First off, Lyceum is the answer to the trivia question I presented in episode 49 of WordPress Weekly. More importantly, Lyceum is the name of the open-source software project developed by ibiblio. Its development is synchronous with WordPress although as it stands, development has pretty much been at a standstill as the last version to be released was a bugfix back in June of 2008 which is based off of the 2.0.x WordPress code branch. However, Lyceum and WordPress MU are very similar in functionality but there is a big difference between the two. That being, Lyceum stores all of its information in a set number of database tables (it has a normalized schema). WordPress MU, on the other hand, adds new tables for each weblog added (it has a sharded schema). This difference in database schemas is what gives Lyceum its bread and butter. According to the developer:
Lyceum’s schema is normalized, MU’s is, roughly speaking, sharded. For massive installations such as WordPress.com, a sharded schema is preferable. A normalized schema is preferable for everyone else. A normalized schema offers advantages in performance, ease of upgrades and administration, and vast opportunities for developing plugins and features which can access the entire set of data in the installation.
“Show me the last 10 posts across all blogs” is impossible in MU without maintaining and accessing a separate, redundant index table at the application layer. In Lyceum, it is trivial and fast, even for thousands of blogs.
In February, a discussion was started on the Lyceum users mailing list about the future of the project. In this discussion, someone mentioned that John, who is the lead developer of the project should think about getting hired by Automattic to maintain a Normalized version of WPMU. Here is what John had to say.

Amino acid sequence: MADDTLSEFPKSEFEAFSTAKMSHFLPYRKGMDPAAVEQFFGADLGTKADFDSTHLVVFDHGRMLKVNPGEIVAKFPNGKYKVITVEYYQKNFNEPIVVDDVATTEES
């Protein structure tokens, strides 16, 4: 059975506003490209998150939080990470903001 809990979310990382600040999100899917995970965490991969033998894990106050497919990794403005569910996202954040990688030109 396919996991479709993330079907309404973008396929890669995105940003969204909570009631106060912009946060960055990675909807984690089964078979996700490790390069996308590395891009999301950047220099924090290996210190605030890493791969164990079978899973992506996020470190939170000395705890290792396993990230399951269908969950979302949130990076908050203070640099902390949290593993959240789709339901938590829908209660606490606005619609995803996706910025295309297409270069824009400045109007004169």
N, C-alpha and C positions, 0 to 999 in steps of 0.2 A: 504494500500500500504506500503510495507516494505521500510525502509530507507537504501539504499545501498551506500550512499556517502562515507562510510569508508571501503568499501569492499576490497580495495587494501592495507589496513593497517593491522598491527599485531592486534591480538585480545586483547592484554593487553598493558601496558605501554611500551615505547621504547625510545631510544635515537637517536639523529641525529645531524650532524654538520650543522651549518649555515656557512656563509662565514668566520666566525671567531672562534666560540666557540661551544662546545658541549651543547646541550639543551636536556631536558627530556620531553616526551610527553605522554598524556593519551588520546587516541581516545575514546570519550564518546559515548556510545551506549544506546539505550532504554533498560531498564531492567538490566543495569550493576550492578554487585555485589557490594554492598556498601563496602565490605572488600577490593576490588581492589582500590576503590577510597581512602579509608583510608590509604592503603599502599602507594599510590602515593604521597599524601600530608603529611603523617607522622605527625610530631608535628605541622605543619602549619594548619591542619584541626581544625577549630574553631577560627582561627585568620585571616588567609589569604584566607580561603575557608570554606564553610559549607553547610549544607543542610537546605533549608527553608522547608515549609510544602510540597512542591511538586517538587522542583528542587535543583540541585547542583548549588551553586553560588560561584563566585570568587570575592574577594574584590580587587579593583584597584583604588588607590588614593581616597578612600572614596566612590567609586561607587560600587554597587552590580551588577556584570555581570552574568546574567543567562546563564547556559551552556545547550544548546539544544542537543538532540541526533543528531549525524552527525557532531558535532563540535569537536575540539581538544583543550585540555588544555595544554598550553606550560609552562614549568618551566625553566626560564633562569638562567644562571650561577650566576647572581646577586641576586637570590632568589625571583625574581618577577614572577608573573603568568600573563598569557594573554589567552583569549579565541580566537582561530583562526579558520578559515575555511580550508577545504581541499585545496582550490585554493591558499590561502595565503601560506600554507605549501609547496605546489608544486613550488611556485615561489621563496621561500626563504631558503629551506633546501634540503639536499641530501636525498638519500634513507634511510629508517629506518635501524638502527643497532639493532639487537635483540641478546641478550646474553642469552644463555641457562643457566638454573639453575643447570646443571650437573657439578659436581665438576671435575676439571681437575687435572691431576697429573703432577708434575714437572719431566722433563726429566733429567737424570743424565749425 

Hmm, an intriguing idea :) I’ve actually pondered various flavors of this on and off over the years. I think if I decide to continue Lyceum development, I will get in touch with them to explore if there are possibly points of collaboration.
Last but not least, the topic in the Lyceum IRC channel is ‘Lyceum Lives‘ which to me sounds like the project will continue. But, I have sent an email to John to get his take on the matter.
I know I have a few WPMU users in the audience so I have a few questions for you. would you like to see this project continue? Does the difference in database schemas mean anything to you? Have you given this project a try?
Personally I prefer the “sharded” database structure that comes with WPMU. It certainly helps when it comes to database planning for scaling purposes.
Can you imagine WordPress.com running with a single posts table?
I wonder how difficult it would be, should the demand be there, to create a db class for WPMU that would use a “Lyceum” structure? But with the standard WPMU code base?